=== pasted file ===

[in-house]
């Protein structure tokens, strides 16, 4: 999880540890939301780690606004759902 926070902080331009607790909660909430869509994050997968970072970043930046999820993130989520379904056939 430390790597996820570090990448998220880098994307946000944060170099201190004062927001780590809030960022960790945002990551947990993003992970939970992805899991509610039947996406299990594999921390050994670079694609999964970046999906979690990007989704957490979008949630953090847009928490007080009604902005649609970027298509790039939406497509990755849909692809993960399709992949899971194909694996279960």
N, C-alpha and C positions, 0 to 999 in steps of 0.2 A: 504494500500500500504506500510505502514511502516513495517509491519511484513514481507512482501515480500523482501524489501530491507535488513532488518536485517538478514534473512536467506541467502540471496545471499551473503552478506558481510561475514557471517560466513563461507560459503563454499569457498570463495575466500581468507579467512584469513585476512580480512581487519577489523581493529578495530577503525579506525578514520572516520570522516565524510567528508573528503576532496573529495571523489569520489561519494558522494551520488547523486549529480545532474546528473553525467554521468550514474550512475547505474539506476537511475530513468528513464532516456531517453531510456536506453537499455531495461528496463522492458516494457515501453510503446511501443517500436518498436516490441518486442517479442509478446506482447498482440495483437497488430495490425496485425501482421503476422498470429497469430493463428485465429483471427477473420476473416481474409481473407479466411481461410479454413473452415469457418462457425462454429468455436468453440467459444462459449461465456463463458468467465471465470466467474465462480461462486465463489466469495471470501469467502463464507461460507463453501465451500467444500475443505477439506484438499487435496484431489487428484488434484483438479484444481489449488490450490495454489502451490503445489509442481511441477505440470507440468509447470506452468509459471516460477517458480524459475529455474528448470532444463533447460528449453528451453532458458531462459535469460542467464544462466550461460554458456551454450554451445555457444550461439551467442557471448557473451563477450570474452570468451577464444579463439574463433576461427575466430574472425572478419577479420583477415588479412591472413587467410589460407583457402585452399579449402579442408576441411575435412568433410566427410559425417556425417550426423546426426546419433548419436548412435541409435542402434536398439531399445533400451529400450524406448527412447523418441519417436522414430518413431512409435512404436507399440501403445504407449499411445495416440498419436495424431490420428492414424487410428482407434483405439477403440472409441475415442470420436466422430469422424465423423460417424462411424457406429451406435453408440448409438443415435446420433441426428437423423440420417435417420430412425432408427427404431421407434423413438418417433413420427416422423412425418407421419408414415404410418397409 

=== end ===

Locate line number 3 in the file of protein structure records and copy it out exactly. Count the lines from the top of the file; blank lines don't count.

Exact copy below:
N, C-alpha and C positions, 0 to 999 in steps of 0.2 A: 504494500500500500504506500510505502514511502516513495517509491519511484513514481507512482501515480500523482501524489501530491507535488513532488518536485517538478514534473512536467506541467502540471496545471499551473503552478506558481510561475514557471517560466513563461507560459503563454499569457498570463495575466500581468507579467512584469513585476512580480512581487519577489523581493529578495530577503525579506525578514520572516520570522516565524510567528508573528503576532496573529495571523489569520489561519494558522494551520488547523486549529480545532474546528473553525467554521468550514474550512475547505474539506476537511475530513468528513464532516456531517453531510456536506453537499455531495461528496463522492458516494457515501453510503446511501443517500436518498436516490441518486442517479442509478446506482447498482440495483437497488430495490425496485425501482421503476422498470429497469430493463428485465429483471427477473420476473416481474409481473407479466411481461410479454413473452415469457418462457425462454429468455436468453440467459444462459449461465456463463458468467465471465470466467474465462480461462486465463489466469495471470501469467502463464507461460507463453501465451500467444500475443505477439506484438499487435496484431489487428484488434484483438479484444481489449488490450490495454489502451490503445489509442481511441477505440470507440468509447470506452468509459471516460477517458480524459475529455474528448470532444463533447460528449453528451453532458458531462459535469460542467464544462466550461460554458456551454450554451445555457444550461439551467442557471448557473451563477450570474452570468451577464444579463439574463433576461427575466430574472425572478419577479420583477415588479412591472413587467410589460407583457402585452399579449402579442408576441411575435412568433410566427410559425417556425417550426423546426426546419433548419436548412435541409435542402434536398439531399445533400451529400450524406448527412447523418441519417436522414430518413431512409435512404436507399440501403445504407449499411445495416440498419436495424431490420428492414424487410428482407434483405439477403440472409441475415442470420436466422430469422424465423423460417424462411424457406429451406435453408440448409438443415435446420433441426428437423423440420417435417420430412425432408427427404431421407434423413438418417433413420427416422423412425418407421419408414415404410418397409 